But we see that by the Cross of Christ stand not only the Mother of God and not only the beloved disciple, the virgin St. John the Theologian, but also two Marys: Mary Magdalene and Mary the mother of Cleopa. Mary Magdalene was a sinner out of whom the Lord cast seven demons; that is, the totality of sins. And the totality of sins, as we see, consists in the corruption of body and soul. This sinner was one of those for whom the Lord carried out His entire path to the Cross; for whose sake he came to earth, in order to turn her and those like her to His way; so that she would also become a virgin, as we sing on Great Wednesday: “The woman who had fallen into many sins, perceiving Thy divinity, O Lord, fulfilled the part of a myrrh-bearer; and with lamentations she brought sweet-smelling oil of myrrh to The before Thy burial.”[2] And the corrupted harlot, as the Church testifies, become an immaculate virgin—as a gift of God and by the power of the Holy Spirit.

Standing there also is Maria the mother of Cleopa. She was also chosen by the Lord to stand at the foot of the Cross. We know nothing about her. She is distinguished by some especial purity, some especial holiness, and neither does she have any particularly terrible sins. She as if represents all Marys, all women, and all people—every human soul, the average person, so to say, who quite unnoticeably lives a modest life, and tries according to his or her strength to fulfill at least some virtue. And the Lord’s gaze is always turned not only to His Most Pure Mother, not only to His beloved disciple, the virgin John the Theologian, not only to the great sinner whom He had cleansed from the worst sins. The Lord sees also Maria the Mother of Cleopa.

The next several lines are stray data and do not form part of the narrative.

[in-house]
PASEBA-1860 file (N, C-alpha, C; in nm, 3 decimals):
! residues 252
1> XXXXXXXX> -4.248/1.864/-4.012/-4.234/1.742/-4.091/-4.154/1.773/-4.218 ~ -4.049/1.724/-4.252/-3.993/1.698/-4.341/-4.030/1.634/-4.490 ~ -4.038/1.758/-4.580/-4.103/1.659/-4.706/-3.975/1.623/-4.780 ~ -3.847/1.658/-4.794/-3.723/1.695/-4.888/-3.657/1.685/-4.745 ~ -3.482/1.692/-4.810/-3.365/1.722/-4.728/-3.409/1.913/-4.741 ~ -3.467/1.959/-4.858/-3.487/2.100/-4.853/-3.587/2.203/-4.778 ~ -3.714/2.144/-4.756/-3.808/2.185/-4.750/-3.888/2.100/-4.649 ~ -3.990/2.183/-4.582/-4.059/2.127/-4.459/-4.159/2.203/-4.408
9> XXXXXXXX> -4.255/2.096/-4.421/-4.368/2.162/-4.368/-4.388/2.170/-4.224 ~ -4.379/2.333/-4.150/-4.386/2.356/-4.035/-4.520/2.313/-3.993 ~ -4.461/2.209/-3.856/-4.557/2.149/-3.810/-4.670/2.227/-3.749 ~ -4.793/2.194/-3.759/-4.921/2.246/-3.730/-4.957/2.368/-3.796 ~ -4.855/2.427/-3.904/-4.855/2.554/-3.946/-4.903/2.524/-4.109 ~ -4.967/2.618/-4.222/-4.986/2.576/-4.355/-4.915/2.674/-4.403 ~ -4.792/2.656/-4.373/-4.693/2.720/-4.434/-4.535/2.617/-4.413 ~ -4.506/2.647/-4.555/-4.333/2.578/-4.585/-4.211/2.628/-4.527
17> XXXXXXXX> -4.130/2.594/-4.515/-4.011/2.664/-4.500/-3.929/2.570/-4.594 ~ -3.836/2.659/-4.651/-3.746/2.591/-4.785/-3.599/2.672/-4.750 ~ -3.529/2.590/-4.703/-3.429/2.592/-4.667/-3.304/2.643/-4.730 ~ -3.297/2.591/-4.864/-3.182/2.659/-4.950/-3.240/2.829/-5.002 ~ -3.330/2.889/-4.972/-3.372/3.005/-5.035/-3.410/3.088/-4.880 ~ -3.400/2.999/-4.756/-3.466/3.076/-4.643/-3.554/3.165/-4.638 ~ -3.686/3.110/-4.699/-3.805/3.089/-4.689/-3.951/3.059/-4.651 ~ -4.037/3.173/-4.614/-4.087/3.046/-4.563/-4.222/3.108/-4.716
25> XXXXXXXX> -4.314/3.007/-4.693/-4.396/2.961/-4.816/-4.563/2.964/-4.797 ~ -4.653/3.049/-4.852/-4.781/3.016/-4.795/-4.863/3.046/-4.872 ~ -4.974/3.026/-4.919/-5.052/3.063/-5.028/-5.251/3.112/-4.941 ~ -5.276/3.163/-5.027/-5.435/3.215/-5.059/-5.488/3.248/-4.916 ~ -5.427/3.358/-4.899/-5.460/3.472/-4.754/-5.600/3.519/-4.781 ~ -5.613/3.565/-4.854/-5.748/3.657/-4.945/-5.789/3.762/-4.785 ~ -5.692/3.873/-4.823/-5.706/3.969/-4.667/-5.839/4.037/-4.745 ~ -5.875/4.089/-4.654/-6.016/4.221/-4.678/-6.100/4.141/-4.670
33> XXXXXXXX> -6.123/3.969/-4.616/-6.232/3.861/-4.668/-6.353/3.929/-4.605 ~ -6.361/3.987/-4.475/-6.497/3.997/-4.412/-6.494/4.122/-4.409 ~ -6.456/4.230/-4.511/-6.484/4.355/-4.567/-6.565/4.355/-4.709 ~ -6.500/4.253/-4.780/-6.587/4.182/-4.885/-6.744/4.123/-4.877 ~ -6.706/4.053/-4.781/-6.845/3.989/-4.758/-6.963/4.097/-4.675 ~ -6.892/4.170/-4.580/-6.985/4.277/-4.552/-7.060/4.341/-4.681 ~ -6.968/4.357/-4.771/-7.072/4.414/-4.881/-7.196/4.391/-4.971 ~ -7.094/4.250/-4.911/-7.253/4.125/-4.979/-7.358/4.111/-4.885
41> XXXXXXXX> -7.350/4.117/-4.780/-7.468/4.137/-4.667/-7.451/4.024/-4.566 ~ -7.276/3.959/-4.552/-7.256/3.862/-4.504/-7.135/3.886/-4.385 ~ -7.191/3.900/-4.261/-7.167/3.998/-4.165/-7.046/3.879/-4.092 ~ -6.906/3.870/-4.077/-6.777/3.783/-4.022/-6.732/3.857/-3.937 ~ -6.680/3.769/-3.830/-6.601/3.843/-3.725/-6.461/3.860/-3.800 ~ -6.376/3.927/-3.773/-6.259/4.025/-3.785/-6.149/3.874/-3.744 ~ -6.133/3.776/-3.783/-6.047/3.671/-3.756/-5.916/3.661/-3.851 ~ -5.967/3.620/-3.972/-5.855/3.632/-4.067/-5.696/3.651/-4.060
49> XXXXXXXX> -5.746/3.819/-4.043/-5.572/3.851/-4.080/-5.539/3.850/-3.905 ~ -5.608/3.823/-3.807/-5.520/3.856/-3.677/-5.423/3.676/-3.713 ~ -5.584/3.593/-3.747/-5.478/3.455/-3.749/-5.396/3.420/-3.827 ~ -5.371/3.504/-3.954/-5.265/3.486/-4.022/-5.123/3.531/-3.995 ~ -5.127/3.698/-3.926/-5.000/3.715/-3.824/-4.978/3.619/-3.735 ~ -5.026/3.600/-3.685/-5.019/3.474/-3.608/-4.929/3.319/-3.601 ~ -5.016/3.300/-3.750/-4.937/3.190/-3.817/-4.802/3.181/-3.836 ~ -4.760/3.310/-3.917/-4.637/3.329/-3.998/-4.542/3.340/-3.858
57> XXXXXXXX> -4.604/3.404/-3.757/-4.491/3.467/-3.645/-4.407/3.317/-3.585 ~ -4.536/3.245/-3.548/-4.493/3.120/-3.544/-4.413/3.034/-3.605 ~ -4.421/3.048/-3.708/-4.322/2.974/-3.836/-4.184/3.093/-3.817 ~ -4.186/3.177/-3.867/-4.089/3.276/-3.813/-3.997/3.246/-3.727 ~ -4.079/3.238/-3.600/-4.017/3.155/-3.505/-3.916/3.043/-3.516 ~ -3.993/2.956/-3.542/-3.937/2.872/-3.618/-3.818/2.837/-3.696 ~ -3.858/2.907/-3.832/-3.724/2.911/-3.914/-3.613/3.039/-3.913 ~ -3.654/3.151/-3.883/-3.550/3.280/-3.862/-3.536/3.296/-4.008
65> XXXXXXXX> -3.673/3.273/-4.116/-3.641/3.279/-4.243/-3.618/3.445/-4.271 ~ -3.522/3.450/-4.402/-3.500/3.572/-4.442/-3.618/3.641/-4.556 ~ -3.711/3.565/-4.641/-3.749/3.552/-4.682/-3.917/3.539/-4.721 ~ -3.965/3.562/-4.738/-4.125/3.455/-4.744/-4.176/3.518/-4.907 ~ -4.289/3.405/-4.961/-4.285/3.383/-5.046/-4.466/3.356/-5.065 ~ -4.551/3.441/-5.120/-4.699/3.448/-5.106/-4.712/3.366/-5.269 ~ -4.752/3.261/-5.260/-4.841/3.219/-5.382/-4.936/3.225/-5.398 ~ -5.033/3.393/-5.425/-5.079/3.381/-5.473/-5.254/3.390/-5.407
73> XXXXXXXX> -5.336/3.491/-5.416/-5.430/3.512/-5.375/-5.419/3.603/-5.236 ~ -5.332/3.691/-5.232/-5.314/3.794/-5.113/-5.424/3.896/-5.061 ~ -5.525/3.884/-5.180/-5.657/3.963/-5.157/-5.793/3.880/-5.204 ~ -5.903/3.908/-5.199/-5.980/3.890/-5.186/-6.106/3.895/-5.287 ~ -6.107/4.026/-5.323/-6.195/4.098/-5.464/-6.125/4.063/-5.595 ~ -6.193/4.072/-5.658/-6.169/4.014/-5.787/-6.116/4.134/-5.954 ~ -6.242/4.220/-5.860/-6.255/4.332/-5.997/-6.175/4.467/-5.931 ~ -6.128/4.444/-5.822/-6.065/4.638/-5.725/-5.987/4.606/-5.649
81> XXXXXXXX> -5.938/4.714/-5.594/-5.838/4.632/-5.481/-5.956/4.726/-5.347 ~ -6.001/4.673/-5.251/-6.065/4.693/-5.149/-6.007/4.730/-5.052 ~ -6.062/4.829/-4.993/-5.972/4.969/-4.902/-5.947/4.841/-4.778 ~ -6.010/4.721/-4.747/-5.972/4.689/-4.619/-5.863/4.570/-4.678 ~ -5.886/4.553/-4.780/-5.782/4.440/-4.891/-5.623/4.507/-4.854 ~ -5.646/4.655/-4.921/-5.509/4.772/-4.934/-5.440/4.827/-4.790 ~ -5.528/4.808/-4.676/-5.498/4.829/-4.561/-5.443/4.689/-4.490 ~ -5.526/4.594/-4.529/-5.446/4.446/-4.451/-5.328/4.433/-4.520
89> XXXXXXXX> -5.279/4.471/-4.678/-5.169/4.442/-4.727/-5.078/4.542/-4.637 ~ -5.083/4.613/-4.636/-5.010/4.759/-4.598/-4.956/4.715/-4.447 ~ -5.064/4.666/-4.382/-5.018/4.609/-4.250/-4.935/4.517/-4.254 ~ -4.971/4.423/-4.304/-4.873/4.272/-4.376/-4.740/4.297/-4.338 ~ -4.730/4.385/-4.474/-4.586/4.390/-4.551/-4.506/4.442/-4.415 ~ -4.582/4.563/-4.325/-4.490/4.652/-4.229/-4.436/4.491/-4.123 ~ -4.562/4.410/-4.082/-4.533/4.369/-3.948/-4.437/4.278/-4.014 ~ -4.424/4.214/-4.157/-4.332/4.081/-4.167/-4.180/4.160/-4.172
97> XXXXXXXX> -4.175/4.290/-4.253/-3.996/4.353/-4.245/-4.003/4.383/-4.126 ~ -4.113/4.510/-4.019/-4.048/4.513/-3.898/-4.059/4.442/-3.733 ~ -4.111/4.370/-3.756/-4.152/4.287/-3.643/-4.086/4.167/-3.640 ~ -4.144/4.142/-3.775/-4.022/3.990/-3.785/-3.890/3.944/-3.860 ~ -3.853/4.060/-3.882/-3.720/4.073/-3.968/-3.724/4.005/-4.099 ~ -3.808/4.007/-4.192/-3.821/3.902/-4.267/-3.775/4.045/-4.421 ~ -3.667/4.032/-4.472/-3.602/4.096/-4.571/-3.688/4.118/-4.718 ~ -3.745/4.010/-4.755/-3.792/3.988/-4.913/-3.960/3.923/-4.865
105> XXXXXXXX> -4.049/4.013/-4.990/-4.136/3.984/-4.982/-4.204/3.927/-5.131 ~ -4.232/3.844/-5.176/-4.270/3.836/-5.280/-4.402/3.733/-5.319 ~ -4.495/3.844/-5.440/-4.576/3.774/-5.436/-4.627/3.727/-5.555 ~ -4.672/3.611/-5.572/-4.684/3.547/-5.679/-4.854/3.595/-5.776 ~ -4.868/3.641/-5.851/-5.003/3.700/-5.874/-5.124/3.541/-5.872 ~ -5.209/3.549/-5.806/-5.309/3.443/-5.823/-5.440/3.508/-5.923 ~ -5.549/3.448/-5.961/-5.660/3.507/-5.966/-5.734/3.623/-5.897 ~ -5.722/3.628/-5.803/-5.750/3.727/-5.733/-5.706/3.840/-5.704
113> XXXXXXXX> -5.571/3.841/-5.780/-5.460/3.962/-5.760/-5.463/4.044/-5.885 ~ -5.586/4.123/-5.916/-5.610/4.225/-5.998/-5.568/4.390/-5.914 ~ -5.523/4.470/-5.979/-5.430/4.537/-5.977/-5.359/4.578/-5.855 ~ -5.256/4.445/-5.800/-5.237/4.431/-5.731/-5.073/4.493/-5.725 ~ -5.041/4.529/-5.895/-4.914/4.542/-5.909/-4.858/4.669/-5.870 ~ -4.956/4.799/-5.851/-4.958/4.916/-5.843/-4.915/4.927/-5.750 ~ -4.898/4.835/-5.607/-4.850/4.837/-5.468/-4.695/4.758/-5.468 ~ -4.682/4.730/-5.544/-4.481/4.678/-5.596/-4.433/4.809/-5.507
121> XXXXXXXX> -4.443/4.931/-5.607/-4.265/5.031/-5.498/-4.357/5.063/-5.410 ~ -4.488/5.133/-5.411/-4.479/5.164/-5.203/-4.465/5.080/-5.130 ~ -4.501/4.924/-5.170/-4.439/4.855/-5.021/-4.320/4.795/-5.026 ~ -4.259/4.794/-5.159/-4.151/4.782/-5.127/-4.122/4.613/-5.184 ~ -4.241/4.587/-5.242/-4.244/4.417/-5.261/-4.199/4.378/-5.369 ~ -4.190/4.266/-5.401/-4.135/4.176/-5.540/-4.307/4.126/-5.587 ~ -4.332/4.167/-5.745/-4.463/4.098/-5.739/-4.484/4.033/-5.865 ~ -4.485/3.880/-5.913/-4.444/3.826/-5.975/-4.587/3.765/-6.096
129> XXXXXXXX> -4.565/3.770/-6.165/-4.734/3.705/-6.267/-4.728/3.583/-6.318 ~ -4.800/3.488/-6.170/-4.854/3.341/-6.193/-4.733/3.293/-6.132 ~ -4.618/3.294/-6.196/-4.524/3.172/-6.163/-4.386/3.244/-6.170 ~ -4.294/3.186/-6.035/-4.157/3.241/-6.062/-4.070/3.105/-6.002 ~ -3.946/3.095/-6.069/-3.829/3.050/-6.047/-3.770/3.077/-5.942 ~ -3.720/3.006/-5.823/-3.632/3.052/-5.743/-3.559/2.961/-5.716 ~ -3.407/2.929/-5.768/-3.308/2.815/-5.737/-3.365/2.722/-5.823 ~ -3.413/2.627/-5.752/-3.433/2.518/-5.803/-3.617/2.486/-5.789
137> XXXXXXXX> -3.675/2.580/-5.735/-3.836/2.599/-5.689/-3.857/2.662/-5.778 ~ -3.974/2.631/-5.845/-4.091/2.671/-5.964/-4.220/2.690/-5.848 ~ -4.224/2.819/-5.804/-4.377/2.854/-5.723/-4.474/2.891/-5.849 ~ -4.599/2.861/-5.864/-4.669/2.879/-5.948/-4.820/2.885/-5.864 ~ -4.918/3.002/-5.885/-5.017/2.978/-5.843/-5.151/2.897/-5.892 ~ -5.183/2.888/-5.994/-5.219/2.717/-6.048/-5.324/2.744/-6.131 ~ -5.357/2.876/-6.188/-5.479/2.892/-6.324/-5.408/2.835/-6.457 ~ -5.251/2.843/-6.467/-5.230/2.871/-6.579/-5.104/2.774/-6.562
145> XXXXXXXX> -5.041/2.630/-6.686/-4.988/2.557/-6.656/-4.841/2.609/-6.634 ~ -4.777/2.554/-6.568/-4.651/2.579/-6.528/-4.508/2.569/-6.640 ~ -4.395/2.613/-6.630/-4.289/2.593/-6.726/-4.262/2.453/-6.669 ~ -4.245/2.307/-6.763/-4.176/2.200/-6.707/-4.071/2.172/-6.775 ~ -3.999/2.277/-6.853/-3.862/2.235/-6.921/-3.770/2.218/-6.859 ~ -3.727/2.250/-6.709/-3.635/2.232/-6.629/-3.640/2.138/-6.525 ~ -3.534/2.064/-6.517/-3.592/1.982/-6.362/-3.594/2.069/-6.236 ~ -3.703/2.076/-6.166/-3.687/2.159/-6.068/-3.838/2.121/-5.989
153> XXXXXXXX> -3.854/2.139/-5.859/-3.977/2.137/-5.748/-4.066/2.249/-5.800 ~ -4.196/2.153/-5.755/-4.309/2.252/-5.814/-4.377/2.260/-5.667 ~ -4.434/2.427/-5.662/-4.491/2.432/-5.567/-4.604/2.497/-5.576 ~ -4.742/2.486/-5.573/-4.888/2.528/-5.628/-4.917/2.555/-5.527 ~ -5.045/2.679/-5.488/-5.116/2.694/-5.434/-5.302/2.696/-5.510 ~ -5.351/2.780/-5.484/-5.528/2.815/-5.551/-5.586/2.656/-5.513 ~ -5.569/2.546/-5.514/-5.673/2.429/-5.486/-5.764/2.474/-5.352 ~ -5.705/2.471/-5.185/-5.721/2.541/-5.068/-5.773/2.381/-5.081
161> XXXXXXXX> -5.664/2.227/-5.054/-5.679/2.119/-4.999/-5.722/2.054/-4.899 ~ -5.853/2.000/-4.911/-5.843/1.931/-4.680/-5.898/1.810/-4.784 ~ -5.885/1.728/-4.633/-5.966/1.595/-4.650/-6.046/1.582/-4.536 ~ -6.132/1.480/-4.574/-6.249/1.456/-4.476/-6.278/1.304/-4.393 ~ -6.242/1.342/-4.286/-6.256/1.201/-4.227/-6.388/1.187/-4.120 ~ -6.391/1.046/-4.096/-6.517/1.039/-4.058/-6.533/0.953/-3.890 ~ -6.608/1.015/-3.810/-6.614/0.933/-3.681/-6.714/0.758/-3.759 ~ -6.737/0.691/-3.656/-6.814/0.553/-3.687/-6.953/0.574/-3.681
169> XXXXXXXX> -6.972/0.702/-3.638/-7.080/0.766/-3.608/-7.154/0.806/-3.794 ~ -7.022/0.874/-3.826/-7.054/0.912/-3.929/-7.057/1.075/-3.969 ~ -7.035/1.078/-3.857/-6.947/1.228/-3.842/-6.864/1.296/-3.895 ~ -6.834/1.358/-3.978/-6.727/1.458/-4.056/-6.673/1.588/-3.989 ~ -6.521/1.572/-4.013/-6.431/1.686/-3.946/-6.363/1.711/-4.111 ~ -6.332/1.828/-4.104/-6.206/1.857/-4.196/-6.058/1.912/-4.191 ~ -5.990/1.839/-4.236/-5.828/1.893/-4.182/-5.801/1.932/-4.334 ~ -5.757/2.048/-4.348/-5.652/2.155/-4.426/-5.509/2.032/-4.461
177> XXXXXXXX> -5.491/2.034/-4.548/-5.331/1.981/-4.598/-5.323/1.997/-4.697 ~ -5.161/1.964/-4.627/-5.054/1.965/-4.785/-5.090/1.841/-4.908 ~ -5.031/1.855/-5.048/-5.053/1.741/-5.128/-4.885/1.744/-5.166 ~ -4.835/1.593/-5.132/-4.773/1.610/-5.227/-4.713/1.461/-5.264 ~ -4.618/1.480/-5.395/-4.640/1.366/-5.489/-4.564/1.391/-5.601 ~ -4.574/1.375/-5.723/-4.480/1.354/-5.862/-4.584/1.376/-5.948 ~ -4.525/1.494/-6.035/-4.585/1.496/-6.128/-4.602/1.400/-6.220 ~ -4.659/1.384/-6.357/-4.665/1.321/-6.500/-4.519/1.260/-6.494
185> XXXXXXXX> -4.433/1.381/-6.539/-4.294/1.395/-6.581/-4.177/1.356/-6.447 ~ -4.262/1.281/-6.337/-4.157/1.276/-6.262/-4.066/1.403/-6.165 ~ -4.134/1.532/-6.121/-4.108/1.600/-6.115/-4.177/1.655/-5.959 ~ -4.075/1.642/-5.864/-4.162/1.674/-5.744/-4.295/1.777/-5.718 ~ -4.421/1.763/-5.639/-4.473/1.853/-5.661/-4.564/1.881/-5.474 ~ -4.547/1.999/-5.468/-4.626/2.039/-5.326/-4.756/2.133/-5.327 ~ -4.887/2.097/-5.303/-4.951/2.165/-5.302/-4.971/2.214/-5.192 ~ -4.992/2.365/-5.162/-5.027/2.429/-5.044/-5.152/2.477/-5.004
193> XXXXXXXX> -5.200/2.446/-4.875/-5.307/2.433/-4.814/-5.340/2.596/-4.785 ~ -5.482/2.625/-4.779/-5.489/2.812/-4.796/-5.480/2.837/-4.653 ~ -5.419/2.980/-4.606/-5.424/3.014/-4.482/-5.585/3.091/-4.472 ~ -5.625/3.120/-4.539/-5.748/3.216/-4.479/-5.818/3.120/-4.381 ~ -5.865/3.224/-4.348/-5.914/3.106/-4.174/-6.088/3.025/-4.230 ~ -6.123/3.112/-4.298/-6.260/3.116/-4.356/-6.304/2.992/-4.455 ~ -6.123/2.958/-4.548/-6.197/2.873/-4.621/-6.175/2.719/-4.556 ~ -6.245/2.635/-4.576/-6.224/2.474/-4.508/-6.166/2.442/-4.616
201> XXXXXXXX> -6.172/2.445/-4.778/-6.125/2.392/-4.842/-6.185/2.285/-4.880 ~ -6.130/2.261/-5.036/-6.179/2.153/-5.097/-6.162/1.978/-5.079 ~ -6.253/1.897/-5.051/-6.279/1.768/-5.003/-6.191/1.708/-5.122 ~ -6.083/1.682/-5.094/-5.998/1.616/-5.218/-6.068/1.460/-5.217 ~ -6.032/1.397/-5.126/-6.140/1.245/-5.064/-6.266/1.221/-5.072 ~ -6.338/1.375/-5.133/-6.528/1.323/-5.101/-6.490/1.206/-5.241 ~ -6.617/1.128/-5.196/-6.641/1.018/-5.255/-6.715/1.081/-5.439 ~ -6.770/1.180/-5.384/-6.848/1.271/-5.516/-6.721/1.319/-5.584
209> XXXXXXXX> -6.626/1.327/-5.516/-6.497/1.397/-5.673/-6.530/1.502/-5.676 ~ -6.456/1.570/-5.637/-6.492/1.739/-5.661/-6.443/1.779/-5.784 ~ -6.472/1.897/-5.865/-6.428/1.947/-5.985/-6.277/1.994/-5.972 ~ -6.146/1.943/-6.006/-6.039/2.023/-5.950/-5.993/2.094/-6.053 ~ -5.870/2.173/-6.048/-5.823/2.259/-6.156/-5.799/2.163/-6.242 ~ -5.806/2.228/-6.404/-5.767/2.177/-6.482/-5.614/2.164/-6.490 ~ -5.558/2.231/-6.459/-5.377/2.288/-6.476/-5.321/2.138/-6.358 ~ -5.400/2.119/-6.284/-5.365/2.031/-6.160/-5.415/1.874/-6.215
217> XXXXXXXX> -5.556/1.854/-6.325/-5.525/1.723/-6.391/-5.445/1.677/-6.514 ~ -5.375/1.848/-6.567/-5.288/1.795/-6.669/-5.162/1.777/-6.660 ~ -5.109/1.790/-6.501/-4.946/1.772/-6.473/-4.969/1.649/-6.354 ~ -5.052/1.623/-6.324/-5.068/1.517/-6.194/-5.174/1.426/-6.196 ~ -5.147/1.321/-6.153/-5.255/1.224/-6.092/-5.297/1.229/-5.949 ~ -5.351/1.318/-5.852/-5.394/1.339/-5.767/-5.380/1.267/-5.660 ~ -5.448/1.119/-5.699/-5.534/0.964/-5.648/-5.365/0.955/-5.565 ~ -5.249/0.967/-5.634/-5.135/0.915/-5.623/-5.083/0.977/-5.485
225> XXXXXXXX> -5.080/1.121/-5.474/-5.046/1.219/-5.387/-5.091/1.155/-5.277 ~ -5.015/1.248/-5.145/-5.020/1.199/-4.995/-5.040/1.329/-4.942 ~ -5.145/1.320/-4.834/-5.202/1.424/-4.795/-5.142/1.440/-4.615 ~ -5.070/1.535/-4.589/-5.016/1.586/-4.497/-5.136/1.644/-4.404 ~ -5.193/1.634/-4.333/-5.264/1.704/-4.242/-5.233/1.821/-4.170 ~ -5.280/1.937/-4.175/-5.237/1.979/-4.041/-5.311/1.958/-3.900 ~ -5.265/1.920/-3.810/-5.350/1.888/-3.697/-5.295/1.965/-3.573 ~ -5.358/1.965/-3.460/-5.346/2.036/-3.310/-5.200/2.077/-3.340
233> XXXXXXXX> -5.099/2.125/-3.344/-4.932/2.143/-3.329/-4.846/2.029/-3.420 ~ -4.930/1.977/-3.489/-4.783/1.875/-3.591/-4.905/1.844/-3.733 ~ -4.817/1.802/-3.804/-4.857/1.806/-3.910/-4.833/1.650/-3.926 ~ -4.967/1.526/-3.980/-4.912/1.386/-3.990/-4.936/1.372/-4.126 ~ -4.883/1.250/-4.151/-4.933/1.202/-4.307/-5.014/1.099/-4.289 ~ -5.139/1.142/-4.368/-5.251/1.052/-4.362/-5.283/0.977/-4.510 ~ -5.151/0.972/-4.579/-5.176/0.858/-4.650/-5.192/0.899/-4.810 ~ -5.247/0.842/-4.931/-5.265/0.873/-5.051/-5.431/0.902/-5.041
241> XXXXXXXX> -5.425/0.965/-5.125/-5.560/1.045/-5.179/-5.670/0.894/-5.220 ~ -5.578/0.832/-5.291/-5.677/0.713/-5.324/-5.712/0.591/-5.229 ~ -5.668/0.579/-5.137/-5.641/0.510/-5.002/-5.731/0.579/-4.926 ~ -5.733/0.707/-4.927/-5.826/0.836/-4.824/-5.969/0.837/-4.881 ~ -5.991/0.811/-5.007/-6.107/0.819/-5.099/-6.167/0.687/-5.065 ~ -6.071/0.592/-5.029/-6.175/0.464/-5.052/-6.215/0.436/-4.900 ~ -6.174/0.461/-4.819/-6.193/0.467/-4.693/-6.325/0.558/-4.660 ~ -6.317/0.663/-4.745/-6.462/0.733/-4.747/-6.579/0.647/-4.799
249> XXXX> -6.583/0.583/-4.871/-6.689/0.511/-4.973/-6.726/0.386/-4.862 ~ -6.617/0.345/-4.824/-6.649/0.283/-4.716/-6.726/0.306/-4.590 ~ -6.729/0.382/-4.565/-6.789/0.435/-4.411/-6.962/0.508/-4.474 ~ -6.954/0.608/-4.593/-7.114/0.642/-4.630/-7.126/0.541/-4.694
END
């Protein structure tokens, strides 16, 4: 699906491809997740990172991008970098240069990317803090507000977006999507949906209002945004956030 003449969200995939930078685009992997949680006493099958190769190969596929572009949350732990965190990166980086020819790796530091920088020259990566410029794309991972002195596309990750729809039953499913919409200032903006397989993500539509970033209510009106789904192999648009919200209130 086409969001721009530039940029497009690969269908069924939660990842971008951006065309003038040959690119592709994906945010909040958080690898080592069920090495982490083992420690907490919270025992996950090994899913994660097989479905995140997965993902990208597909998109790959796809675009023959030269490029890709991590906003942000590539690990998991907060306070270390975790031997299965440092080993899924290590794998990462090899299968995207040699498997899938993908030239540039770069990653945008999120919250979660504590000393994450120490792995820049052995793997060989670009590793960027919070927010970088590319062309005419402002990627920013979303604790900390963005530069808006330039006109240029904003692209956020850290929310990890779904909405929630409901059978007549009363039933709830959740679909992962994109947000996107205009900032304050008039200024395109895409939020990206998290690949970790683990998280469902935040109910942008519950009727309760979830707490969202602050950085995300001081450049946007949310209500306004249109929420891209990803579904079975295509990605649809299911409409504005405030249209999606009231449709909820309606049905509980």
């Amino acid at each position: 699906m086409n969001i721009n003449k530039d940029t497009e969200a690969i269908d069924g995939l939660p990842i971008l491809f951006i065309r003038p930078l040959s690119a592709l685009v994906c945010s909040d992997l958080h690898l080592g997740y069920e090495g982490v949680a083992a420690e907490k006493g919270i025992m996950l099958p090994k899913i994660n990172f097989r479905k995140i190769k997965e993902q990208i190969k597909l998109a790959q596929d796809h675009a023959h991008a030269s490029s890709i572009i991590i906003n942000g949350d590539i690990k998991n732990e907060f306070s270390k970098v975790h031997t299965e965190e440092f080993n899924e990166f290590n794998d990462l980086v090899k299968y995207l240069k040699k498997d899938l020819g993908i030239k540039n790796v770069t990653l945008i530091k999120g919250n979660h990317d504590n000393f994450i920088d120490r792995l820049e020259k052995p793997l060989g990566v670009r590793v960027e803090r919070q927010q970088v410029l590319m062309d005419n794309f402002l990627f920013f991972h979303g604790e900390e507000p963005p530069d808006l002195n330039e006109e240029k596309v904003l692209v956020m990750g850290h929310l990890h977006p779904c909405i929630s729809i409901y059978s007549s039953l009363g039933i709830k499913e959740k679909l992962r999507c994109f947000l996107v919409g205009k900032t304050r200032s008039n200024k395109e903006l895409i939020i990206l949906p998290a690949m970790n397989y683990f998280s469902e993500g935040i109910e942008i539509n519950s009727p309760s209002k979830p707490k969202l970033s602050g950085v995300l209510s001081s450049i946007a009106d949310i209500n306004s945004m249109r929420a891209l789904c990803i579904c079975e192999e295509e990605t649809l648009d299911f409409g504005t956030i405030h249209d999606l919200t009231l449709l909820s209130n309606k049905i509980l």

If the Lord’s sufferings on the Cross is suffering for all, then any person, the most unknown and modest can stand; and all are called to stand at the foot of His Cross. For the Church of God consists not only of those who loved Christ from their youth and preserved their purity, or those who were exclusively cleansed of their terrible sins like Mary Magdalene or St. Mary of Egypt and brought to Christ through repentance, but also the apparently unknown, unnoticed people. But it is needful that each of us would see in ourselves all our impurity, for the sake of which the Lord was incarnate and accepted suffering; all the multitude of sins behind which stand seven demons.

Perfect purity, says St. Ignatius (Brianchaninov), is given to the one who sees his impurity and laments it with his whole heart, praying to the Lord to be granted purity. We must pray also for this to the Mother of God. Each one of us must partake of the purity that she and the beloved disciple of Christ has. Through the grace of the Cross the Lord entrusts all people to the Mother of God, so that she as a Mother would participate in bringing all people to His Cross and to His likeness through His Cross, and through our own cross; by uniting all our lives and deaths with His life and death.

The infinite light of the Divinity radiates from the Cross of Christ and fills with itself the virginity and motherhood of the Mother of God, the mystery of her Dormition, the life and death of every person who loves Christ; that is, who seeks Him through the fulfillment of His holy commandments. For in them is life eternal (Jn. 12:50), the Resurrection of Christ, and the Pascha of the Mother of God.

[1] A reference to the flood that destroyed life on earth, which God sent due to mankind’s incorrigible impurity.—Trans.

[2] Aposticha for Matins of Wednesday in Holy Week (translation from The Lenten Triodion, trans. by Mother Mary and Archimandrite Kallistos Ware (South Canaan:St. Tikhon’s Seminary Press, 1999).—Trans.